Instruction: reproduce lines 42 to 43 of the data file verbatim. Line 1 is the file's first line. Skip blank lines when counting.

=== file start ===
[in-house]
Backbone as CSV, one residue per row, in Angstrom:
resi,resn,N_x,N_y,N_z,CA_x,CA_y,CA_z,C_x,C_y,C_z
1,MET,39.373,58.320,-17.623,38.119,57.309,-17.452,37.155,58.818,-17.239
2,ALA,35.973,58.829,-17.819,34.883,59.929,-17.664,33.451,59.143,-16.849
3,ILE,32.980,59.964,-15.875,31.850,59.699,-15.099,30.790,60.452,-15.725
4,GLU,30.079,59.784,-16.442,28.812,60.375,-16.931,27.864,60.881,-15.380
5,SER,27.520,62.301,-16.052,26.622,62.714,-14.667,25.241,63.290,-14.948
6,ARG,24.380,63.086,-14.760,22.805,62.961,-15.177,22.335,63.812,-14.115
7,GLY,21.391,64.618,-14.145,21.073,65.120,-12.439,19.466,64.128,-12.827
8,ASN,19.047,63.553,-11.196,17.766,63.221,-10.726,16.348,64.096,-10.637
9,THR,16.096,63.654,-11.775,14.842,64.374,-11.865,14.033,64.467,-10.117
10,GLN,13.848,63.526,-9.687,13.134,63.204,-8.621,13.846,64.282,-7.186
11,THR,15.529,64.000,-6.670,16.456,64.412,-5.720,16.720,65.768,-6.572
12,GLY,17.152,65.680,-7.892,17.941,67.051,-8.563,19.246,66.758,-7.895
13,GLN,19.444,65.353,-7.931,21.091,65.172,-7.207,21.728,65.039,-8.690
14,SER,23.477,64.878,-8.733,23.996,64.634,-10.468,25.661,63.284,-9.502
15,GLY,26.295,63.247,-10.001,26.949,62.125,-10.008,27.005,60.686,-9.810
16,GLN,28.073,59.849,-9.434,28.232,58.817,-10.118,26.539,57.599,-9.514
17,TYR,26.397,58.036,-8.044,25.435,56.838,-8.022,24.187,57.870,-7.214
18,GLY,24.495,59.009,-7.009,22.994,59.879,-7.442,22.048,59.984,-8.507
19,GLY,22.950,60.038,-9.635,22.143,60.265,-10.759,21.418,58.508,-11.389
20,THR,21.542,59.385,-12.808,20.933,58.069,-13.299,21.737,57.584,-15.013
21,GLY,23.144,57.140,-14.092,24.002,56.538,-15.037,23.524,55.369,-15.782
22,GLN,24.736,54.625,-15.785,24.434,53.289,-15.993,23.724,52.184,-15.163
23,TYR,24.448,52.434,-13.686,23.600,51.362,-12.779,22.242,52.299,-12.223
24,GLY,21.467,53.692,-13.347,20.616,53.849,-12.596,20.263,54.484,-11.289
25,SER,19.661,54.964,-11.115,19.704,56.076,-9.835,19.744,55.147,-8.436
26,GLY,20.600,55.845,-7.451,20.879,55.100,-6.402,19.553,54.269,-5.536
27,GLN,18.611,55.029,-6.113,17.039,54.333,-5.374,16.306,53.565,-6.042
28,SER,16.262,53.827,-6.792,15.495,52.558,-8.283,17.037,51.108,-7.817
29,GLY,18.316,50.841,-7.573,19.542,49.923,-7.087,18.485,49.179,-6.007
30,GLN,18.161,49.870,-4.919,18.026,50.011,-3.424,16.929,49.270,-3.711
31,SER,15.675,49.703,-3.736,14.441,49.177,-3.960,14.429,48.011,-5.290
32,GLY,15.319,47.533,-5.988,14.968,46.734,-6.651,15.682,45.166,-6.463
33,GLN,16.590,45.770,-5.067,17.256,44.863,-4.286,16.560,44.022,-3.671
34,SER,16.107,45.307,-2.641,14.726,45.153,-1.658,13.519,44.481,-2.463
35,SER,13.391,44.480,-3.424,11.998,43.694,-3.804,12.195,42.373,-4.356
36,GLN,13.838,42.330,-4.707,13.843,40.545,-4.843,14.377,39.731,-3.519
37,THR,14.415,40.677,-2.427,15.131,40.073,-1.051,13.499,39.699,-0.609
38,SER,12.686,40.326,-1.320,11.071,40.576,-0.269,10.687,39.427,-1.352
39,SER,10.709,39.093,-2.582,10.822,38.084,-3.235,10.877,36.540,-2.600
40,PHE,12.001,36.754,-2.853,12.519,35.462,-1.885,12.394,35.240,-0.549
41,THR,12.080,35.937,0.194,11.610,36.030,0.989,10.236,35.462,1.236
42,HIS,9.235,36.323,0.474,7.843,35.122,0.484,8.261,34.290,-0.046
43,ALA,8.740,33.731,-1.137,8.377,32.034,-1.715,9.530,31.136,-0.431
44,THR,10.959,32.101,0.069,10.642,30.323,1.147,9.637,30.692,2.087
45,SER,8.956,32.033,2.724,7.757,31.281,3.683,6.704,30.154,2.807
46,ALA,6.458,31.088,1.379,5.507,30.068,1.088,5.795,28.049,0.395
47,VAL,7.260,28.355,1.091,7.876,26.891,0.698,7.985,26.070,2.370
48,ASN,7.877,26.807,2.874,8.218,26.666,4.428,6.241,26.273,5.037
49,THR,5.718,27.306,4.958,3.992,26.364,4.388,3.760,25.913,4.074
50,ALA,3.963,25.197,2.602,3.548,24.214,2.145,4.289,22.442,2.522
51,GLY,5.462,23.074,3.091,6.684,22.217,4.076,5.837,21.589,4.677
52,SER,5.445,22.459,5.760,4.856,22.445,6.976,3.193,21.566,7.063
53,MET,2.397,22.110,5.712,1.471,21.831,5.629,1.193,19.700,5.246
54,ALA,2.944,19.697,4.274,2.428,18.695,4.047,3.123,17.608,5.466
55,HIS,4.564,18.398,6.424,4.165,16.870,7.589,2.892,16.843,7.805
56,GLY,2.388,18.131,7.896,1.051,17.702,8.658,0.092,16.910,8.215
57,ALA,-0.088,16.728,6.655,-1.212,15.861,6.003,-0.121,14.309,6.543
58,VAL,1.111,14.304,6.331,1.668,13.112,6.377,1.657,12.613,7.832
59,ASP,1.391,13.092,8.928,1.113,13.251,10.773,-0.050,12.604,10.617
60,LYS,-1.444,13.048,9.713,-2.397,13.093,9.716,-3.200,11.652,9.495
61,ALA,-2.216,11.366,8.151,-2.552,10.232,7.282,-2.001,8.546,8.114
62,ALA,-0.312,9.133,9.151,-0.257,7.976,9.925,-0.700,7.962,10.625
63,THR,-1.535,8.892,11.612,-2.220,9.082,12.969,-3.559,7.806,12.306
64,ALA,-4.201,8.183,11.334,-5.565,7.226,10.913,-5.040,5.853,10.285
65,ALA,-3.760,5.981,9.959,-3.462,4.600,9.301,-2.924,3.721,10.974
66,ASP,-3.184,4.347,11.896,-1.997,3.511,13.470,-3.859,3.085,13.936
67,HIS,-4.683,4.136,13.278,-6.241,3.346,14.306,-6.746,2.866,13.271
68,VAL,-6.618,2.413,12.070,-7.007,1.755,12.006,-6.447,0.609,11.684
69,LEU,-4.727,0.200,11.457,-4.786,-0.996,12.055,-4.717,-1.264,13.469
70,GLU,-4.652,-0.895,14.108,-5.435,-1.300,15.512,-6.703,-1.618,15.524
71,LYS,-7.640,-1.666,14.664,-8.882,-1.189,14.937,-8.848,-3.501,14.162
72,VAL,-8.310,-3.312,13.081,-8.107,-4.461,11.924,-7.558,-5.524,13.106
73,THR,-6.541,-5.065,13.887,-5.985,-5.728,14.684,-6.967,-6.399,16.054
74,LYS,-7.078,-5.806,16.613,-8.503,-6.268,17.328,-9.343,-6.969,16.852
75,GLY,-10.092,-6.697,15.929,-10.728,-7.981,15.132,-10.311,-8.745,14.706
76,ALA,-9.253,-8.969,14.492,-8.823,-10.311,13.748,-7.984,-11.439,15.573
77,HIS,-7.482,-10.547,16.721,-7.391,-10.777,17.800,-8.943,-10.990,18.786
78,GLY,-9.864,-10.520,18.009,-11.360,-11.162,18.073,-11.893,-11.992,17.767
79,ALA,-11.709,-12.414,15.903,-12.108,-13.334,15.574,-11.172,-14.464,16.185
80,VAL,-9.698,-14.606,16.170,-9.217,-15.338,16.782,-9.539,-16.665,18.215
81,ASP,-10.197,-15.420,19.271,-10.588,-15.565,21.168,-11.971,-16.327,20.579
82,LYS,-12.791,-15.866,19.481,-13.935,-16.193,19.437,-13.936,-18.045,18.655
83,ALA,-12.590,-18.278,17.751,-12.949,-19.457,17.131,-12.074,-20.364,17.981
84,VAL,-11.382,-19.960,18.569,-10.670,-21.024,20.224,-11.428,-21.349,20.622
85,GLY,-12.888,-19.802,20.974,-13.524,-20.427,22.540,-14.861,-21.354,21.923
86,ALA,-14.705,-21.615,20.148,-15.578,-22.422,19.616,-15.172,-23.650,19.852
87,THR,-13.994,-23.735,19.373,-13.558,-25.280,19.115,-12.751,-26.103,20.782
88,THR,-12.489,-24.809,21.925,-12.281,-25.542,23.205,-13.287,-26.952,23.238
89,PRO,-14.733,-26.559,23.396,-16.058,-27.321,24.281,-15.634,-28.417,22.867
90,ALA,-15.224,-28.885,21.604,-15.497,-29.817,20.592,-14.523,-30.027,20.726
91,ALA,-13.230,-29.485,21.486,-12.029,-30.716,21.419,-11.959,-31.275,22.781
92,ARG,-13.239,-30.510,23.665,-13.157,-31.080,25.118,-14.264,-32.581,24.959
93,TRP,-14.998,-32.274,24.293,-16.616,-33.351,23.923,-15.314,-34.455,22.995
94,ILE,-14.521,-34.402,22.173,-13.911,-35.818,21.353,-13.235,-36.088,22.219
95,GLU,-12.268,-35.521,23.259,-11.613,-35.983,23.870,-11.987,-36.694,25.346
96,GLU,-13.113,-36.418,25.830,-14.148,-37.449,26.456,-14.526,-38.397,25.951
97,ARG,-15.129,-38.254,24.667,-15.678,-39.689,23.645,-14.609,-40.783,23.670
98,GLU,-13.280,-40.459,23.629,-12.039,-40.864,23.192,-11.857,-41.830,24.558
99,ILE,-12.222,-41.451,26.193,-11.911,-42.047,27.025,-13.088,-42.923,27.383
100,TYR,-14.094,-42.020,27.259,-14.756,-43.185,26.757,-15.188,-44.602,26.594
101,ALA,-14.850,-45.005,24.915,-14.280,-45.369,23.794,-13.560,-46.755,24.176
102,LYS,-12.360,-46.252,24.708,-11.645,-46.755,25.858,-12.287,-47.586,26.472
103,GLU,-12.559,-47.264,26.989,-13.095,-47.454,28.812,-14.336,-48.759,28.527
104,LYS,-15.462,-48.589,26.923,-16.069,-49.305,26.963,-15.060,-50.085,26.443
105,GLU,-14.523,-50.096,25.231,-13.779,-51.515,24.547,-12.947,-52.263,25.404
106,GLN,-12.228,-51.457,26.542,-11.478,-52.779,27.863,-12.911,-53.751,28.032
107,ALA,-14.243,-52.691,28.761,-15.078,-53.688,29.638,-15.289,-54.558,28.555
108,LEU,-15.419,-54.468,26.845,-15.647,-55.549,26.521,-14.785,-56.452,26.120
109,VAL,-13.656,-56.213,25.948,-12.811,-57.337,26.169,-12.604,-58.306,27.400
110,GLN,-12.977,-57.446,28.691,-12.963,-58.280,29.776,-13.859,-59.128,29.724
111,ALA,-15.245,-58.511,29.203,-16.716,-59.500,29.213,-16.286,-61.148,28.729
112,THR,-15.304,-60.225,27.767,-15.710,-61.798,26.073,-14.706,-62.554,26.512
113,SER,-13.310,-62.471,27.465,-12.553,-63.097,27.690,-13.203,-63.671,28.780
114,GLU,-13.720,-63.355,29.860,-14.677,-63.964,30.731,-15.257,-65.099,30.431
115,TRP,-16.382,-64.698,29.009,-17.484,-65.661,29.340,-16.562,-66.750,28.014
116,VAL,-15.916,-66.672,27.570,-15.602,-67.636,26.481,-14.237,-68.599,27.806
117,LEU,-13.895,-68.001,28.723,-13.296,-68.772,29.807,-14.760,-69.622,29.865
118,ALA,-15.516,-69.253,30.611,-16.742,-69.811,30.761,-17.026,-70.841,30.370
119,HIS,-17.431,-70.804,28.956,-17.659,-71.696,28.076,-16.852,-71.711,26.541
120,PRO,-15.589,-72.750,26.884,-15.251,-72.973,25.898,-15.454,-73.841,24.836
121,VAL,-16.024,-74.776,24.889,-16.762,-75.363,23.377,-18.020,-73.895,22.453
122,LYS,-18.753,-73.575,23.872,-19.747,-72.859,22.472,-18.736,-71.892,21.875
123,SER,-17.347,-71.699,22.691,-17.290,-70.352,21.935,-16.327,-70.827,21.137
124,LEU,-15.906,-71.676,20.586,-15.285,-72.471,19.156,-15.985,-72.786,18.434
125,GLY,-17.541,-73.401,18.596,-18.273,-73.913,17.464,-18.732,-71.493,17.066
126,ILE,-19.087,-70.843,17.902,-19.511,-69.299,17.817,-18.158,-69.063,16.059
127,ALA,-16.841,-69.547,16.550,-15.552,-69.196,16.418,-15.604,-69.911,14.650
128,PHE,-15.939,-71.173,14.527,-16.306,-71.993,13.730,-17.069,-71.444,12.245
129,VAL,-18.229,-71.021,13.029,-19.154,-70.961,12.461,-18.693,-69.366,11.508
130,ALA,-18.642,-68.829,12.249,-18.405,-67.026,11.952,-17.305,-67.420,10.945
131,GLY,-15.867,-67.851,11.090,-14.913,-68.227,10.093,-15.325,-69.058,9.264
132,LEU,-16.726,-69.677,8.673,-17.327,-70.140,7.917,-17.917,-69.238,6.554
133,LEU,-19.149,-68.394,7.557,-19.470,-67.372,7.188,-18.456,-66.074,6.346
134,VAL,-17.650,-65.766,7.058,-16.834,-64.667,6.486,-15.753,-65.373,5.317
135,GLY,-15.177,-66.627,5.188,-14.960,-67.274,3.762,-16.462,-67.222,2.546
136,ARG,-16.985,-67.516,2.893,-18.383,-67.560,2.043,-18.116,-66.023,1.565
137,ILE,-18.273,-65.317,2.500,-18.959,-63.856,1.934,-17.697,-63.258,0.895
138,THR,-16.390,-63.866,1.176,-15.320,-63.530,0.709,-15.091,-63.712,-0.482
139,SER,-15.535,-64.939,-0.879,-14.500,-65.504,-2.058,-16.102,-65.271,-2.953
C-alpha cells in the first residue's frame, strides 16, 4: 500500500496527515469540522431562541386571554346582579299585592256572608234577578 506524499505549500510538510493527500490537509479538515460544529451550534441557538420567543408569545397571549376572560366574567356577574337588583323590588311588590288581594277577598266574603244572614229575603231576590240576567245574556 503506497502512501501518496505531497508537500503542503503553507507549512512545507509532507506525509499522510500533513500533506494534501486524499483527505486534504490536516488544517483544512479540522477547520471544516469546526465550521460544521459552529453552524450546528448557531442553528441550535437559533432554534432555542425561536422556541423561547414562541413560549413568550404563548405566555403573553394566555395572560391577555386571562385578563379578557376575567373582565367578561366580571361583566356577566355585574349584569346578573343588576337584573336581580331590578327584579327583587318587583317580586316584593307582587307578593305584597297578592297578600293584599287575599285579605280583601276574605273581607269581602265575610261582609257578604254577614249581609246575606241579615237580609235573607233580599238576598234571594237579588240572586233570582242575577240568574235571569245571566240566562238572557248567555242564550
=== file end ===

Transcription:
39,SER,10.709,39.093,-2.582,10.822,38.084,-3.235,10.877,36.540,-2.600
40,PHE,12.001,36.754,-2.853,12.519,35.462,-1.885,12.394,35.240,-0.549